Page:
Bret: Though, sometimes, not prosecuting is the truly gutsy thing to do. Sorry, go on.

Gail: But I do think there’s a danger to setting that kind of precedent at a time when the country has lost a lot of the old bipartisan values that, while frequently deeply irritating, did keep us chugging along as a nation. You’re totally right about what Trump would try to do if he got himself re-elected in 2024.

Which, oh God, involves a campaign that seems as if it might be starting any minute. The struggle inside the Republican Party appears to be about whether Trump should declare his candidacy now or have the grace to wait until after the midterm elections.

What’s your prediction?

Bret: It hasn’t gone unnoticed in Trump’s inner circle of political advisers that there’s a quiet but palpable turning away from the 45th president among a lot of Republicans. Nobody wants to cross him outright, but you can sense they’re hoping he won’t run and instead endorse the presumptive candidacy of Ron DeSantis. And they’re trying to win Trump over by suggesting that he’d be stronger as a kingmaker than as a king — limited, incidentally, to a single additional term.

Gail: Hahahahahaha.

Bret: Of course, from everything I know about Trump, this will just be an incentive for him to abort the DeSantis candidacy in utero, so to speak, by announcing sooner rather than later that he means to run. Of course, this also makes it much easier for Trump to say that any prosecution is politically motivated.

Do you think that’s good news for Democrats?

Gail: I can’t bring myself to call anything that would give us more Donald Trump every day “good news.” But nothing unites Democrats — and sane moderates — like averting the possibility of another Trump presidency.

His declaring is inevitable, and if he does it now it might encourage even more anti-Trumpers to show up at the polls for the midterms. Which would be good for the Democrats and, in my opinion, the country.

Bret: Except the worst thing Democrats can do is tacitly back Trumpy candidates in Republican primaries in the expectation that they’ll be easier to defeat than moderate ones. Problem with that theory is when the Trumpy people win in the general election.

Gail: Agreed. By the way, you’ve argued very forcefully on behalf of reasonable Republican candidates for the Senate. The only flaw, from my humble perspective, is that hardly any are. The old breed of sane moderates like Rob Portman in Ohio are being replaced by candidates like the dreaded J.D. Vance.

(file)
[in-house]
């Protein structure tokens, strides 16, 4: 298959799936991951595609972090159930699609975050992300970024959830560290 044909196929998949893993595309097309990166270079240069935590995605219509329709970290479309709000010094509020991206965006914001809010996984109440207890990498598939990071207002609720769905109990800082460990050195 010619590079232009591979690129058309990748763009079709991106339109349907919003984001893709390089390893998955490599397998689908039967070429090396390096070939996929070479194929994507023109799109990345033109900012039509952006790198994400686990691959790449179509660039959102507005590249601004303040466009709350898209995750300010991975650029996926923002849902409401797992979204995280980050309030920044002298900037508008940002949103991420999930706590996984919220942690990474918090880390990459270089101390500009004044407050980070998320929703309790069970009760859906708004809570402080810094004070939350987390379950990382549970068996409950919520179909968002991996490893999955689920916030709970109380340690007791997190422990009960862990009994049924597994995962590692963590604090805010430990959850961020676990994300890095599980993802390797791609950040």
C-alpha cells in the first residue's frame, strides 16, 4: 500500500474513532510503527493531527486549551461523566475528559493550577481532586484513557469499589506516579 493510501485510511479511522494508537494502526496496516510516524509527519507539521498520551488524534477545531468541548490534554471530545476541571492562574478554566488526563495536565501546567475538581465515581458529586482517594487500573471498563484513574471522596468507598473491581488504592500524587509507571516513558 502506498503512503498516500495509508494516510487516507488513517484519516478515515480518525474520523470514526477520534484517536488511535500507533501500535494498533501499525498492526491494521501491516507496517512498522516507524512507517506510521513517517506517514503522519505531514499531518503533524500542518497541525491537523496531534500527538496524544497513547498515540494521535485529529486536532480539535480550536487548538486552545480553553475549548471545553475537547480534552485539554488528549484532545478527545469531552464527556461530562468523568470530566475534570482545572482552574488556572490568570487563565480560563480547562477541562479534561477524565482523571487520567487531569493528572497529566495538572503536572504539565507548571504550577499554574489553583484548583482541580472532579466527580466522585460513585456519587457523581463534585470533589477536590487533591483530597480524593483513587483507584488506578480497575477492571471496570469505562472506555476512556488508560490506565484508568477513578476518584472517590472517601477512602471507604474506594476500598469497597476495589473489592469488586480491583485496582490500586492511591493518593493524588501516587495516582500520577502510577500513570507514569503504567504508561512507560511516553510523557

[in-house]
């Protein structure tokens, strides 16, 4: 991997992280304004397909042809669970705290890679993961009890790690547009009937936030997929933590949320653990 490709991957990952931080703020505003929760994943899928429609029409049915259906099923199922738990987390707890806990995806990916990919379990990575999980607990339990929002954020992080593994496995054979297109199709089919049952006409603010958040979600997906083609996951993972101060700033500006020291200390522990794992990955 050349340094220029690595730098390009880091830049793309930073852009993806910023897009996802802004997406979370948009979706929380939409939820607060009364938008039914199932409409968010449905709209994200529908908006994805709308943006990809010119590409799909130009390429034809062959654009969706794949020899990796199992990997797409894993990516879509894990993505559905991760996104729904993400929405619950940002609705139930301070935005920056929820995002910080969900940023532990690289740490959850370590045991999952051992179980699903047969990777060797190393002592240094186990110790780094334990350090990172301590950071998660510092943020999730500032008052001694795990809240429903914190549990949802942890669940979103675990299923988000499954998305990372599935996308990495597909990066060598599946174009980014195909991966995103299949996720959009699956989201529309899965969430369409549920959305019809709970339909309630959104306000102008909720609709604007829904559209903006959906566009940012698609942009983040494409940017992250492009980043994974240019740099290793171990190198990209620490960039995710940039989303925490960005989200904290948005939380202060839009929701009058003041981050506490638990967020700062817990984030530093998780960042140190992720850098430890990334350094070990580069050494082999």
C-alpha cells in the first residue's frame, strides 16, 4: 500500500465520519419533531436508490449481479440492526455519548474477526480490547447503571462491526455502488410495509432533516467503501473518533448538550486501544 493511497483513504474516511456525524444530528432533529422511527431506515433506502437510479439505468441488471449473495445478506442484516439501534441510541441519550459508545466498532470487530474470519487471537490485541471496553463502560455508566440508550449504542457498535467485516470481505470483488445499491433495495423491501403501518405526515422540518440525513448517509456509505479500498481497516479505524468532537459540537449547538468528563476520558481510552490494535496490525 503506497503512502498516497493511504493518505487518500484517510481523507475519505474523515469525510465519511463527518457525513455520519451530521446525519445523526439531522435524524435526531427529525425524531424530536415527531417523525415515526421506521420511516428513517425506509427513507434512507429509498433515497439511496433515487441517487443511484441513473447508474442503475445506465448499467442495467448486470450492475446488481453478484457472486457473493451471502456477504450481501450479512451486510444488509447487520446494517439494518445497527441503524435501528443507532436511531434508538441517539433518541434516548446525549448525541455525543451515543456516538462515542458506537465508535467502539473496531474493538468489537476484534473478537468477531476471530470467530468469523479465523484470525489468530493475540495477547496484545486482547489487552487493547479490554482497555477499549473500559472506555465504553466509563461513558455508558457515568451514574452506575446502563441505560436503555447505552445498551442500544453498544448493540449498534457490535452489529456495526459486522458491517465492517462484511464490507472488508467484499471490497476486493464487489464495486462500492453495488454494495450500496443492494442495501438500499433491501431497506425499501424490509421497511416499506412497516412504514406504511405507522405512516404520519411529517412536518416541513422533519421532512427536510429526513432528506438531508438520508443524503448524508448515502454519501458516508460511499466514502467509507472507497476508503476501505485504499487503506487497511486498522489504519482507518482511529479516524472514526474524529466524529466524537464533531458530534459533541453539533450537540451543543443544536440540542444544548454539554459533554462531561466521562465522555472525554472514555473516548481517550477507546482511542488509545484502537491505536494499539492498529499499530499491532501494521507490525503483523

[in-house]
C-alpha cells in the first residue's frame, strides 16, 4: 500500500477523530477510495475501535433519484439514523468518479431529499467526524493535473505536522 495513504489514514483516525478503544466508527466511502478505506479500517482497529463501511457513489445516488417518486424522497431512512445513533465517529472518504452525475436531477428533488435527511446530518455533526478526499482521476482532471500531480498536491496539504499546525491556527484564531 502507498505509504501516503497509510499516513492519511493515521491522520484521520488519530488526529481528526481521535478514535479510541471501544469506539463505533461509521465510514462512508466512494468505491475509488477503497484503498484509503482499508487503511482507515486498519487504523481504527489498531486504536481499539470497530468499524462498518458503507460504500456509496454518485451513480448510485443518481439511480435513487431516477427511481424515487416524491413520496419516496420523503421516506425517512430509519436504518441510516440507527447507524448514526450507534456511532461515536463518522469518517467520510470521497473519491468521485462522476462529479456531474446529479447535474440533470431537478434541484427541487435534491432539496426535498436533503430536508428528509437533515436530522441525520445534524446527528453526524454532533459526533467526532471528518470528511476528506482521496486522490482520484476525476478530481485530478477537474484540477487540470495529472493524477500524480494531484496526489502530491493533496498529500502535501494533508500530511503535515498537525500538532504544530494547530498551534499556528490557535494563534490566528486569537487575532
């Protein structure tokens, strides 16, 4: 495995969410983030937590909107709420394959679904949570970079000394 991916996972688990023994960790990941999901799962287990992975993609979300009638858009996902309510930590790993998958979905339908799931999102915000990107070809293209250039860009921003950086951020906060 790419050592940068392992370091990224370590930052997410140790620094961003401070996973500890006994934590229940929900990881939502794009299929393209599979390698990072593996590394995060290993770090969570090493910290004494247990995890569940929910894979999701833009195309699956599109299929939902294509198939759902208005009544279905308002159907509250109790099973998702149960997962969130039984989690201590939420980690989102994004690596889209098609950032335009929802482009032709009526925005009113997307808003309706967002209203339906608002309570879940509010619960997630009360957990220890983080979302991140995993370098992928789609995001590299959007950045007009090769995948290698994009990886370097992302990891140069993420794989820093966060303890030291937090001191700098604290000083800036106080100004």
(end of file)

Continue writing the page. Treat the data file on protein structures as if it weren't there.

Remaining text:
Bret: True, but in Illinois, Democrats spent $30 million pumping up the candidacy of the uber-Trumpy Darren Bailey. If he beats Gov. J.B. Pritzker, Democrats will have some splainin to do.

Gail: Totally against the idea of trying to get someone elected by pushing the worst candidate on the other side. And I’m still wedded to two-party contests, just so that the voters have a totally clear choice.

Bret: Switching subjects, Gail, the White House has been making it unequivocally clear that Biden really, truly means to run for re-election in 2024. Good idea?

Gail: Sigh. Don’t want the president declaring himself a lame duck before his term is half over. But at that point, I’d really like to see him open the door to possible retirement so the Democrats who are likely candidates to succeed him have a chance to make themselves better known.

Bret: We agree!

Gail: If Biden actually does run again he’d be nearly 82 when re-elected. Does that feel too old to you? Although if he’d probably be running against Trump, who’d be 78, the issue sort of dwindles …

Bret: I’ve known sprightly 82-year-olds. Biden isn’t one of them. And even if he were, at that age … stuff happens. And even if stuff didn’t happen, he’d be exiting a second term at 86, which should make Democrats even more anxious. And even if that didn’t stop him, has anyone in the party noticed that he has a 38 percent approval rating, with 85 percent of Americans thinking the country is heading in the wrong direction? And that’s before the economy slides — as it seems it will imminently — into a recession.

Whatever it is they are smoking in the White House, they need to stop. If Trump runs again, the Democratic Party had better put its strongest opponent forward to stop him. God love Biden, but he ain’t it.

Gail: OK, you’ve given me something to look forward to next week. We’ve got a whole lot of possible Biden successors to argue about.

The Times is committed to publishing a diversity of letters to the editor. We’d like to hear what you think about this or any of our articles. Here are some tips. And here’s our email: [email protected].

Follow The New York Times Opinion section on Facebook, Twitter (@NYTopinion) and Instagram.

Back to top button